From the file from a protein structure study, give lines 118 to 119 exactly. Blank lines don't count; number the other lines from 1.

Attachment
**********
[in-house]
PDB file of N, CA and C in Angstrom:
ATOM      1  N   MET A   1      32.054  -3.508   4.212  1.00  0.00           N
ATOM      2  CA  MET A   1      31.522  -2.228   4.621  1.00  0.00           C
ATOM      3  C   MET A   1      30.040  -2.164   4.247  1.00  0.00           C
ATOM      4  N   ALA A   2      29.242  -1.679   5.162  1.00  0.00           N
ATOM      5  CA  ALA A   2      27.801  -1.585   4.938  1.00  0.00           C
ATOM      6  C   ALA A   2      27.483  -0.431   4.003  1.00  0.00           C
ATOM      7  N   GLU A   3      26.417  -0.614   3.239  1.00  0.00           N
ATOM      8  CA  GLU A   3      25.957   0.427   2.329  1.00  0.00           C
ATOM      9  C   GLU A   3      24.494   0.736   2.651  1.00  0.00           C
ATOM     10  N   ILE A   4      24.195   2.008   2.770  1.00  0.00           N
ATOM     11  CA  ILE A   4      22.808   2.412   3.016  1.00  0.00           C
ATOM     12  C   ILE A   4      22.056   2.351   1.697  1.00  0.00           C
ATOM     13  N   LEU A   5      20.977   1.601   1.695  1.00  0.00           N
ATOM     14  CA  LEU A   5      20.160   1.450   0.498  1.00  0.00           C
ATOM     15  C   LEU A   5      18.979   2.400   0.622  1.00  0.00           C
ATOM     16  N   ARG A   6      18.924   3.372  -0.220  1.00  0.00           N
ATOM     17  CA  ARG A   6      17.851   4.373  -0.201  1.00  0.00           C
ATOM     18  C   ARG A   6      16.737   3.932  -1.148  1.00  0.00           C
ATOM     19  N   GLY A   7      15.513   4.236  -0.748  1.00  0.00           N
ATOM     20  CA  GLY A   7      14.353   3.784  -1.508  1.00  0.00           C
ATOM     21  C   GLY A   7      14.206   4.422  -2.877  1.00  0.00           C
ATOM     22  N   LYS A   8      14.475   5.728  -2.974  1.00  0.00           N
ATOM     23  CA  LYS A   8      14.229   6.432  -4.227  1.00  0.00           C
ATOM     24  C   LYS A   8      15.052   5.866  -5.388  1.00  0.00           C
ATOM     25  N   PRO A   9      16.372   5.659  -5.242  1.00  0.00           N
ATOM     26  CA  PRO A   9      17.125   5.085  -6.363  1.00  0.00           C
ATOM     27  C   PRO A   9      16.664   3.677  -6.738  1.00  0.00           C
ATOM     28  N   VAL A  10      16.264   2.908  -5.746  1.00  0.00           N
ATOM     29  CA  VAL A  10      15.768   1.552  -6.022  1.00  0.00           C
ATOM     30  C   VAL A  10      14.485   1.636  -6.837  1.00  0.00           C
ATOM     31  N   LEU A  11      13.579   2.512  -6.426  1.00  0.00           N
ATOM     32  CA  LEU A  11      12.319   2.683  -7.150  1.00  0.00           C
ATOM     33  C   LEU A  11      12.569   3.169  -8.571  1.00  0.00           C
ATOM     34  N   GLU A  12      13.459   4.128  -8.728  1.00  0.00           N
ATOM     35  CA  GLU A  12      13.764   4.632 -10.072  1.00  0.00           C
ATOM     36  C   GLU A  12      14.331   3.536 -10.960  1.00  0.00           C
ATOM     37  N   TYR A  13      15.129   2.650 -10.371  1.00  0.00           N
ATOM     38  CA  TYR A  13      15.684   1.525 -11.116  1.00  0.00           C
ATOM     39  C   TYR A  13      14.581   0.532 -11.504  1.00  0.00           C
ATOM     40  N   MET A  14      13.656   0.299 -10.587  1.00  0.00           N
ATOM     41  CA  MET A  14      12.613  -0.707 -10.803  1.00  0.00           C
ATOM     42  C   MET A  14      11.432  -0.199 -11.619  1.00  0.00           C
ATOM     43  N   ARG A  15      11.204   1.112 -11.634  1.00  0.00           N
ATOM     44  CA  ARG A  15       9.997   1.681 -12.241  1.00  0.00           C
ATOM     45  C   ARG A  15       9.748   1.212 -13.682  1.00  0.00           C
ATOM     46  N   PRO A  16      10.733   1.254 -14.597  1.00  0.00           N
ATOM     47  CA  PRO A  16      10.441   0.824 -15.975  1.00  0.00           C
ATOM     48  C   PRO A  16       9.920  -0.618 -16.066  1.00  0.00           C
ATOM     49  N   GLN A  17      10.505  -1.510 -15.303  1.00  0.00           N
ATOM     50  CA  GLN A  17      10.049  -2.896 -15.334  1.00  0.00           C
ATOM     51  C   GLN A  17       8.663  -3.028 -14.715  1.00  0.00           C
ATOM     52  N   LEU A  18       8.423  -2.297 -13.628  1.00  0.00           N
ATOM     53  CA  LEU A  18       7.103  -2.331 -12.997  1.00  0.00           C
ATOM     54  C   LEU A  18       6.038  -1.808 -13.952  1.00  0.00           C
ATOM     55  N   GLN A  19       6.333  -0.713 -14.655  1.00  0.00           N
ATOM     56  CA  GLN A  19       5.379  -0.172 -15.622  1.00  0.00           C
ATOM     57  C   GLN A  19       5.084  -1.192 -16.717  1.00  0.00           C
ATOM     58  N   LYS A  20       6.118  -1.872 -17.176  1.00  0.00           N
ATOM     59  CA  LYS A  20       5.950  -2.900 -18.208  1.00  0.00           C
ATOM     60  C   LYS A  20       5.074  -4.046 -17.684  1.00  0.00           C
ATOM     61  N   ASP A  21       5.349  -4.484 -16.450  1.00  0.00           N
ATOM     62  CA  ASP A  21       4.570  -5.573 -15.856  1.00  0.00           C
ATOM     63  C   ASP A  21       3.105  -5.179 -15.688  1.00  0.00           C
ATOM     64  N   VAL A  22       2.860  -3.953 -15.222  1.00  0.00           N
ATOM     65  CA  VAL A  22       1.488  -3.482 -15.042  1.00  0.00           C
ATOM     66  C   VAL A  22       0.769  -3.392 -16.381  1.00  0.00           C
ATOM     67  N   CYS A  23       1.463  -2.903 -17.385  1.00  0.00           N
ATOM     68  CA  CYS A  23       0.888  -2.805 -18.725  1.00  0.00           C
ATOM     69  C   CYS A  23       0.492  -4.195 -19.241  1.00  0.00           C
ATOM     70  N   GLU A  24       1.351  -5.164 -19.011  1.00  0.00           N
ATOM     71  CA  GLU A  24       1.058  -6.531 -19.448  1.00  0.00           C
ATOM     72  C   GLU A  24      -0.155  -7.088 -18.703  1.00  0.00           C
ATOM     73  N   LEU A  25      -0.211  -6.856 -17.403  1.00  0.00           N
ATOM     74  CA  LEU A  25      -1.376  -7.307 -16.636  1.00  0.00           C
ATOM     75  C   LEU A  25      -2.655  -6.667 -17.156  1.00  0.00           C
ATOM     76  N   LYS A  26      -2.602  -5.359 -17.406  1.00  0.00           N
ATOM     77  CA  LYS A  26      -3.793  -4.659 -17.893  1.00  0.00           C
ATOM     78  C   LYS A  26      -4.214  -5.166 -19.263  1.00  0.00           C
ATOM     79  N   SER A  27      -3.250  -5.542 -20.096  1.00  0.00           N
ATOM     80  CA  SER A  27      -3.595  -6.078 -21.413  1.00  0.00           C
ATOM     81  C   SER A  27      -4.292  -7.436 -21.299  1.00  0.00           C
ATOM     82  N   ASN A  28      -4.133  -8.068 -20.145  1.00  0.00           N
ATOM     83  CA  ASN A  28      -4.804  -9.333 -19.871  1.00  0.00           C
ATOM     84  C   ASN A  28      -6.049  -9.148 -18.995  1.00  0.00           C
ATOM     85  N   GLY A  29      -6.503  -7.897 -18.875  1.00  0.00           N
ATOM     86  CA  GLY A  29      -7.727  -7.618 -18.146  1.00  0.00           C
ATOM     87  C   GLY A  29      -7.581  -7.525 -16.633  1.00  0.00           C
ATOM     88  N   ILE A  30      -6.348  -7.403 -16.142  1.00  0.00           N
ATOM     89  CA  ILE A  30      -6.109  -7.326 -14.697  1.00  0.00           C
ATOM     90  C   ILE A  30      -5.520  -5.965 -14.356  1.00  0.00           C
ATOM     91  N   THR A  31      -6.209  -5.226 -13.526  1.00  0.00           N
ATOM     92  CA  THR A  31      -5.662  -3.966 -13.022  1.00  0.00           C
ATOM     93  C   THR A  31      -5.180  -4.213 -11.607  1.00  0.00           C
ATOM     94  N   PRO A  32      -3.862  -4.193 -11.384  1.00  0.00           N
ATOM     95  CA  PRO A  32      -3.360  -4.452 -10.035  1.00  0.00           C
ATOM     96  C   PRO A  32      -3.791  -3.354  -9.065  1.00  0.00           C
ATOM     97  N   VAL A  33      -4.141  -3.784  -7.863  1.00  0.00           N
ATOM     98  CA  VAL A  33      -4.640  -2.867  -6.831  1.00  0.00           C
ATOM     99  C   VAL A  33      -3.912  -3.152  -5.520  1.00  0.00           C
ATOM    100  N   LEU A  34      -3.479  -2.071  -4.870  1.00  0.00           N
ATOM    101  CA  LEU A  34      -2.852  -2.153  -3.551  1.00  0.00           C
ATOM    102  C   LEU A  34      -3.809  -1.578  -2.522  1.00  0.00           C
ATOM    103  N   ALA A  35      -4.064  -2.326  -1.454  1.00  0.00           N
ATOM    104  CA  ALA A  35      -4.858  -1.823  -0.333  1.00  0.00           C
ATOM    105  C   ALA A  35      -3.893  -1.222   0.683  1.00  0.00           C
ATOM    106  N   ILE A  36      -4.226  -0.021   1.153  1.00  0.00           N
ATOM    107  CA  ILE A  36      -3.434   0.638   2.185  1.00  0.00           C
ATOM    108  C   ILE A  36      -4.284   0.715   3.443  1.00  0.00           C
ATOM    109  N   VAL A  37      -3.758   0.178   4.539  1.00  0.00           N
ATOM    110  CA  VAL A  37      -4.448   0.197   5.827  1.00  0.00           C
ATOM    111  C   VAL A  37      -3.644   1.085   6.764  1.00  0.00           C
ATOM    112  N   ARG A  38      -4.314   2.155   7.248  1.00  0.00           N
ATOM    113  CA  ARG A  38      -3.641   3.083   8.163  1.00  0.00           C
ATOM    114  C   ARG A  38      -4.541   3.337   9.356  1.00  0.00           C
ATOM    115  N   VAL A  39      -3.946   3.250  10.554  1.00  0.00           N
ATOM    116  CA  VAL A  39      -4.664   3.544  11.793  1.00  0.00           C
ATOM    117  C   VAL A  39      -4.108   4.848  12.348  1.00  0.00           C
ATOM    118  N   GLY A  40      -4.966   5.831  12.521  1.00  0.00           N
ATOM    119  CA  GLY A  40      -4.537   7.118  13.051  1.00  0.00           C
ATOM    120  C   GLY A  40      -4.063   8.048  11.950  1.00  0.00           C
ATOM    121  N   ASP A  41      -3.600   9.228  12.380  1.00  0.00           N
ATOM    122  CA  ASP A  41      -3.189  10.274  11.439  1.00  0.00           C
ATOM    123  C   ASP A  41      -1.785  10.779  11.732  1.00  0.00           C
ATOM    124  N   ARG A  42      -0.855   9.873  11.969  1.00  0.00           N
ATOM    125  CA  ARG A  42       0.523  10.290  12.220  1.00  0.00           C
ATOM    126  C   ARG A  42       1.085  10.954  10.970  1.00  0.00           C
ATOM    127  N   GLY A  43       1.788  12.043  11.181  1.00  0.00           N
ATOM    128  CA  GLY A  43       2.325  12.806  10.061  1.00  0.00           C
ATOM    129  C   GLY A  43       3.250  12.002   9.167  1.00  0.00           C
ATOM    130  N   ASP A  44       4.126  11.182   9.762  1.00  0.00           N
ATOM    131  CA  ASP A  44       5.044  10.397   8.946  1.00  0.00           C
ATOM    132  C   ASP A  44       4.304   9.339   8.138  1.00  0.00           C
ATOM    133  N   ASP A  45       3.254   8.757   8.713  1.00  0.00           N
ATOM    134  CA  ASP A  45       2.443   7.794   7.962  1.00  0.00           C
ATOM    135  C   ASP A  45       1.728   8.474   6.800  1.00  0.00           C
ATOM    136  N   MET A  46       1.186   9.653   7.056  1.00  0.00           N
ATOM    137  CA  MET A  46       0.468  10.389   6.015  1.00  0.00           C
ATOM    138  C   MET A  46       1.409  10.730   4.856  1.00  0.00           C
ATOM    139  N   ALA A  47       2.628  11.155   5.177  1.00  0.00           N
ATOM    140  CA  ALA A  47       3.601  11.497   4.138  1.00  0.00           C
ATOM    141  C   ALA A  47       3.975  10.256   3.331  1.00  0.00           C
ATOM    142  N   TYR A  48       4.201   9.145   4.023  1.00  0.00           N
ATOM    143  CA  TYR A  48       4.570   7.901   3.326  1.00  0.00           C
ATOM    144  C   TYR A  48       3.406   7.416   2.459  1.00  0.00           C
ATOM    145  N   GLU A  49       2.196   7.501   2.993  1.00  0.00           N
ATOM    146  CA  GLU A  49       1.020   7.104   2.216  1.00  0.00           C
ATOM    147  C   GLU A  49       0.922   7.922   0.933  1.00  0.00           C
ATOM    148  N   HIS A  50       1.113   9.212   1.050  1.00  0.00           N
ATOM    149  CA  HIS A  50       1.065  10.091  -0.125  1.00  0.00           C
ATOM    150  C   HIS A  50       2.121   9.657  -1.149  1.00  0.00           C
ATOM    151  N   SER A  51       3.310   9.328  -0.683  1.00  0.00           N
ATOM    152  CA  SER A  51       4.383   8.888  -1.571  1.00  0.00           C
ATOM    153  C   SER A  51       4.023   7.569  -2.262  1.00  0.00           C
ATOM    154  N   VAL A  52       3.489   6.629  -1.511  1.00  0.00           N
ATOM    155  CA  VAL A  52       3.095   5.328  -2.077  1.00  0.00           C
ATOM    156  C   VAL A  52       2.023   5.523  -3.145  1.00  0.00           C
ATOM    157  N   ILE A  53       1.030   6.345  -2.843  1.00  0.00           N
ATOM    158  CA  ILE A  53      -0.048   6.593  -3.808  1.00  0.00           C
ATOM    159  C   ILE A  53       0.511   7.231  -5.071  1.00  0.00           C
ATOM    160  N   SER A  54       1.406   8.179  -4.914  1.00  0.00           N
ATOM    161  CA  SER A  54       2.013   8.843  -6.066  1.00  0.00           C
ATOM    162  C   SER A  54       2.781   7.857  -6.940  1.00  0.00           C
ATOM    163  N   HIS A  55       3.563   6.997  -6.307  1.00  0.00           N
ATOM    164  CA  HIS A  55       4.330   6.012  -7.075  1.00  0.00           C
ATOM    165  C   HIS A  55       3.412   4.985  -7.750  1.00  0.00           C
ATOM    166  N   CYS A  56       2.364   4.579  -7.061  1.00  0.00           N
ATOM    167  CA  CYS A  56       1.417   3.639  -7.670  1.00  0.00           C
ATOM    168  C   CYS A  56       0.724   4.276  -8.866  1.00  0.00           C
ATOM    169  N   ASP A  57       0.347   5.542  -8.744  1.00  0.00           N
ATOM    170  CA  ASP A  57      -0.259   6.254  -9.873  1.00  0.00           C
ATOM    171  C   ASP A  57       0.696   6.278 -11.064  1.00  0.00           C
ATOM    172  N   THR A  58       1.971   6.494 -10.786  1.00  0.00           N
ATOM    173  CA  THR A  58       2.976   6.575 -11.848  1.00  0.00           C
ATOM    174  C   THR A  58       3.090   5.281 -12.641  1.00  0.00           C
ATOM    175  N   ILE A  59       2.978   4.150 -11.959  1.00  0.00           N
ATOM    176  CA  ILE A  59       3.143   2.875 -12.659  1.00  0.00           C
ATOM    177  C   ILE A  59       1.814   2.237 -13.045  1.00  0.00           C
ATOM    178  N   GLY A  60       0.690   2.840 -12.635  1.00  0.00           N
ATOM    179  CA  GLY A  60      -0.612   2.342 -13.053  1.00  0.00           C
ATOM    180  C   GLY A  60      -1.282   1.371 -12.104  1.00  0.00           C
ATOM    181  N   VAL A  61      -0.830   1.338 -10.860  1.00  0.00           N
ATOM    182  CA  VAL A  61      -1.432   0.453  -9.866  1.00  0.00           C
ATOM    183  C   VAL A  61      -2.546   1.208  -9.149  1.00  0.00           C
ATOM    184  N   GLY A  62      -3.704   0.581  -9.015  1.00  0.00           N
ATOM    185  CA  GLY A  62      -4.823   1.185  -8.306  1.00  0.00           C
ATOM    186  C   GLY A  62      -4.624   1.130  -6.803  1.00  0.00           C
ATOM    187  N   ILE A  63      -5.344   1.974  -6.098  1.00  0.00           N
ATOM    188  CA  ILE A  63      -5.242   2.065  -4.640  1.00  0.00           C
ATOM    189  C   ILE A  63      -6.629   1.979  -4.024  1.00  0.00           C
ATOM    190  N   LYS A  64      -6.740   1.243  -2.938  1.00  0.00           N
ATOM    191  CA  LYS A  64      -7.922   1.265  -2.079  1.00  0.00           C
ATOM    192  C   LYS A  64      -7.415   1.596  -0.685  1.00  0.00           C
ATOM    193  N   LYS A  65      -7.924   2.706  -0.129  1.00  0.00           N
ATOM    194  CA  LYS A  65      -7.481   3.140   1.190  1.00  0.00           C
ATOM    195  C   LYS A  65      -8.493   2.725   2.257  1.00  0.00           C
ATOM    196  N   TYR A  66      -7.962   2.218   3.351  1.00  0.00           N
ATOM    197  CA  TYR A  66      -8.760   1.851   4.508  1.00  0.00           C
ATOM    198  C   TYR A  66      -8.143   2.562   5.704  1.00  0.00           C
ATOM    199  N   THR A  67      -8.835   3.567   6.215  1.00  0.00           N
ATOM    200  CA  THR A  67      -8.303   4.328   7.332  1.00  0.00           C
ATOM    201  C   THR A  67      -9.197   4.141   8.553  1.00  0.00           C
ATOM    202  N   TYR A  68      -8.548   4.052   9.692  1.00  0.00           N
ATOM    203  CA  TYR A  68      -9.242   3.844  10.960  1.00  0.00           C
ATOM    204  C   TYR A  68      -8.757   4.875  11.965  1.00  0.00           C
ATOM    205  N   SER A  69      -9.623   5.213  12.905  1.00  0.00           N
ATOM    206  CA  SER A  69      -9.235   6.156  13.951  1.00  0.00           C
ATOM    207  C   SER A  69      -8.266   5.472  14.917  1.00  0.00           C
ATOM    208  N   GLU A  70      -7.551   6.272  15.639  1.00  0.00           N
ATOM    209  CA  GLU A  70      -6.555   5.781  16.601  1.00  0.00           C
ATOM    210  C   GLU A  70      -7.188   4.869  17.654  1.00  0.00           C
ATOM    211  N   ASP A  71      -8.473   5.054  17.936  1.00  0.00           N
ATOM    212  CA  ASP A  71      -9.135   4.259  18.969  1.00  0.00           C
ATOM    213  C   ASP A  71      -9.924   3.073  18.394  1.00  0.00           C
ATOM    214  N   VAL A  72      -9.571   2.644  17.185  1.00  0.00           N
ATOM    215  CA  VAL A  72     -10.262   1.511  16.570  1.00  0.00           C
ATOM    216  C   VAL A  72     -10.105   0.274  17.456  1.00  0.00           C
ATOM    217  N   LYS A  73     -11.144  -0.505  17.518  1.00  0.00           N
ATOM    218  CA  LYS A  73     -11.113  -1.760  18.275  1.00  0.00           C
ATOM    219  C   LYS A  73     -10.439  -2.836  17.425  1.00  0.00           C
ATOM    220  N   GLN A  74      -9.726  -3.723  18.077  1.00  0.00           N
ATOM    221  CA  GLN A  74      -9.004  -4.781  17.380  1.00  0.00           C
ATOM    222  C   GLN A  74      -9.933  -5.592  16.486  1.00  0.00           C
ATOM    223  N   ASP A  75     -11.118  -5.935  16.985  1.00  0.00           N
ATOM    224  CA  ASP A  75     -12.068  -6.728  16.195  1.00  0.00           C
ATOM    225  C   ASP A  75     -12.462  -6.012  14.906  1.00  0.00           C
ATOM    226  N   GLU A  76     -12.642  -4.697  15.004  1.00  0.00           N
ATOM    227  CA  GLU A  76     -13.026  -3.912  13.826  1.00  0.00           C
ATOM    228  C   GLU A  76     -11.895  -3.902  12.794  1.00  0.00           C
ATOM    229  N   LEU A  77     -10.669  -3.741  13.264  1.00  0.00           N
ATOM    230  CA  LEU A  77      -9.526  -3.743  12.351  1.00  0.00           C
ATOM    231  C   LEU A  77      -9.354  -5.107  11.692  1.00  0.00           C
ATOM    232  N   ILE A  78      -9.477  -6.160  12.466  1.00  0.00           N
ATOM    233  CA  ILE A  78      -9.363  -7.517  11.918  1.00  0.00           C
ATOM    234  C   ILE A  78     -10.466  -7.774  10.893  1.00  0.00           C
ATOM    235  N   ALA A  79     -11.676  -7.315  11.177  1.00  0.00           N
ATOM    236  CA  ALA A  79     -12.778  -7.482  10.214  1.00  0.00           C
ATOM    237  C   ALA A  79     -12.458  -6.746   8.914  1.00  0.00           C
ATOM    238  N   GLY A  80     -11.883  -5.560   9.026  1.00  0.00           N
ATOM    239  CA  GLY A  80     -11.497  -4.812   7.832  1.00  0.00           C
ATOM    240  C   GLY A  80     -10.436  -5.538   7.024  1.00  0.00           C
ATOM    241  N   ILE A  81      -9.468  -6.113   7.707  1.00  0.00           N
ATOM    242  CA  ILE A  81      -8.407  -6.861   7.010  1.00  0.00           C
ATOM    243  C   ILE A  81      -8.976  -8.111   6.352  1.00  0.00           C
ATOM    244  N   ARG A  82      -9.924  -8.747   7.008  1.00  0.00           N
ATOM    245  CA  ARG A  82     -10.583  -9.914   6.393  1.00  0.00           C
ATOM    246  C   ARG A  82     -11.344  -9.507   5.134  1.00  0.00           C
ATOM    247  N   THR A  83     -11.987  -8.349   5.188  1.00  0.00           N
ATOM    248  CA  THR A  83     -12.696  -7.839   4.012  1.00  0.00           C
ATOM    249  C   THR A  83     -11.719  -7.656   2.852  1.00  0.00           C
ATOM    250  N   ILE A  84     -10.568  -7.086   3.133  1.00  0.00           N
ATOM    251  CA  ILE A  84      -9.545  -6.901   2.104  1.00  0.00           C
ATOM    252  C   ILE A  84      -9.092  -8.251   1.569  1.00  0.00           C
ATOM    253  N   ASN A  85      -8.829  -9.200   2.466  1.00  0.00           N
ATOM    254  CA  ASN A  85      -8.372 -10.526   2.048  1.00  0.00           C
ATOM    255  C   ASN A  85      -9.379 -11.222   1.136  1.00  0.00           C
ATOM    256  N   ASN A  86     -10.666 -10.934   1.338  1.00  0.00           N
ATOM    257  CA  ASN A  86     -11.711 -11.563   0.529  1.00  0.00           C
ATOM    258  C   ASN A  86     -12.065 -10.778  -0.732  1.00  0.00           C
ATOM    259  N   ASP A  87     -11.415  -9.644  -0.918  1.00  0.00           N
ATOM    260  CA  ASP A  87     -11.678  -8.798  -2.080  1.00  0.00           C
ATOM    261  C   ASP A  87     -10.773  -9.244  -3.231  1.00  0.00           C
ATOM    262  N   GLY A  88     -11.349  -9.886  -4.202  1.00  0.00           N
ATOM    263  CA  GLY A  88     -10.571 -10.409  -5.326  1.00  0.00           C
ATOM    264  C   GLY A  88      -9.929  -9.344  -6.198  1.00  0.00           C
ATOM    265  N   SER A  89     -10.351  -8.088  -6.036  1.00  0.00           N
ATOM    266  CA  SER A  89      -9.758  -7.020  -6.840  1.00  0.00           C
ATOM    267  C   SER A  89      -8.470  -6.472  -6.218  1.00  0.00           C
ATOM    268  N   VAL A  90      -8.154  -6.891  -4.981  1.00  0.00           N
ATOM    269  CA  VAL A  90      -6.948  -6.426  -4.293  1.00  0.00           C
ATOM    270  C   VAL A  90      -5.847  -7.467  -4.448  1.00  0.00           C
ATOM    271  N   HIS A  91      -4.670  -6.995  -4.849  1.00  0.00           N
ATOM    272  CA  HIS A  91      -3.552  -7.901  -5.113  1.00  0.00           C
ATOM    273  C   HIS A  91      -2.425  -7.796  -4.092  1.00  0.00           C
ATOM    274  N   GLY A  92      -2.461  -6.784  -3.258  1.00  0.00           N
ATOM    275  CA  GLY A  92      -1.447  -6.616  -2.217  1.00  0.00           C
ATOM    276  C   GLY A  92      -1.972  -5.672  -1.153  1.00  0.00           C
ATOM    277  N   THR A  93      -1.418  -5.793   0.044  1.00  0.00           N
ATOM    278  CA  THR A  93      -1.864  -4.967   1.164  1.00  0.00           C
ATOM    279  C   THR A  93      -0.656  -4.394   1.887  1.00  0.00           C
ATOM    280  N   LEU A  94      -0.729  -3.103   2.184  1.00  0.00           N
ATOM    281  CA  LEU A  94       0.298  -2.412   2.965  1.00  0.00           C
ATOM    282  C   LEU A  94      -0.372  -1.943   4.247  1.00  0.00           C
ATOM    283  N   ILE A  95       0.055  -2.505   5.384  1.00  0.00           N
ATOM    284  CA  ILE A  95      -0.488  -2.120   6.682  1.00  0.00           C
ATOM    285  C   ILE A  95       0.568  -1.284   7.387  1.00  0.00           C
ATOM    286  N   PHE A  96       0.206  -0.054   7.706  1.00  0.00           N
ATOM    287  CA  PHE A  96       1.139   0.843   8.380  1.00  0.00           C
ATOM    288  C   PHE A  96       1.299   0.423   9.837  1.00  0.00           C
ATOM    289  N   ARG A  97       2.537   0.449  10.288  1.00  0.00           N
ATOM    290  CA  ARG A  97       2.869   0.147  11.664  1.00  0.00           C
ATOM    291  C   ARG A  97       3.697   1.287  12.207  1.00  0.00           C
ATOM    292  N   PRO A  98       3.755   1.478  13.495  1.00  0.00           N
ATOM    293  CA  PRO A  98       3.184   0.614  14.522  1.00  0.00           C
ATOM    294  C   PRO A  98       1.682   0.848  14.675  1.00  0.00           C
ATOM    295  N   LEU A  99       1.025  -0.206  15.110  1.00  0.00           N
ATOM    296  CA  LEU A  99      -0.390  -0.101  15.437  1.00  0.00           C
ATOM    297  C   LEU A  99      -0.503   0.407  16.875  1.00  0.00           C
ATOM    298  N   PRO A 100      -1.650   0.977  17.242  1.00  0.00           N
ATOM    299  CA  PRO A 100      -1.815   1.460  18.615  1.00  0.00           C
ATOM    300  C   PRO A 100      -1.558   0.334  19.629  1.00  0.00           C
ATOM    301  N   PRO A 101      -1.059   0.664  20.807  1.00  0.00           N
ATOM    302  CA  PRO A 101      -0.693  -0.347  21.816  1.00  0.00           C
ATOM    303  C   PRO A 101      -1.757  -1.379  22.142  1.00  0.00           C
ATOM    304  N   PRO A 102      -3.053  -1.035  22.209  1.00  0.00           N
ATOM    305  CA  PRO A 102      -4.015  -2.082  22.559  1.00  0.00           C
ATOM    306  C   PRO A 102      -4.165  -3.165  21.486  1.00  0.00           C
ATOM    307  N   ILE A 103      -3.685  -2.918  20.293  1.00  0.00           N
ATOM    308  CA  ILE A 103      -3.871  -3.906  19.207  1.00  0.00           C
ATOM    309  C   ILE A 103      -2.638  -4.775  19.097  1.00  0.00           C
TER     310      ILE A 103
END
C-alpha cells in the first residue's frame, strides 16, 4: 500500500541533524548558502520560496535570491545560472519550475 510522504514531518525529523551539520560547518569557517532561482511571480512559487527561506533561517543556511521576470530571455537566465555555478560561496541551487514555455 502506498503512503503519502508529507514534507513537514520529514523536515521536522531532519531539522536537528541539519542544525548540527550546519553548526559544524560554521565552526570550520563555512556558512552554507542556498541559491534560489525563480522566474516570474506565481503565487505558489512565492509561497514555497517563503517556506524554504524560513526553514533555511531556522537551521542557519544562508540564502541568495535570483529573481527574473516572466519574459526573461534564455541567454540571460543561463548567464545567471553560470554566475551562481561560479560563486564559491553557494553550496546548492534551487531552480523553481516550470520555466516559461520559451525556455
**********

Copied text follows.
ATOM    116  CA  VAL A  39      -4.664   3.544  11.793  1.00  0.00           C
ATOM    117  C   VAL A  39      -4.108   4.848  12.348  1.00  0.00           C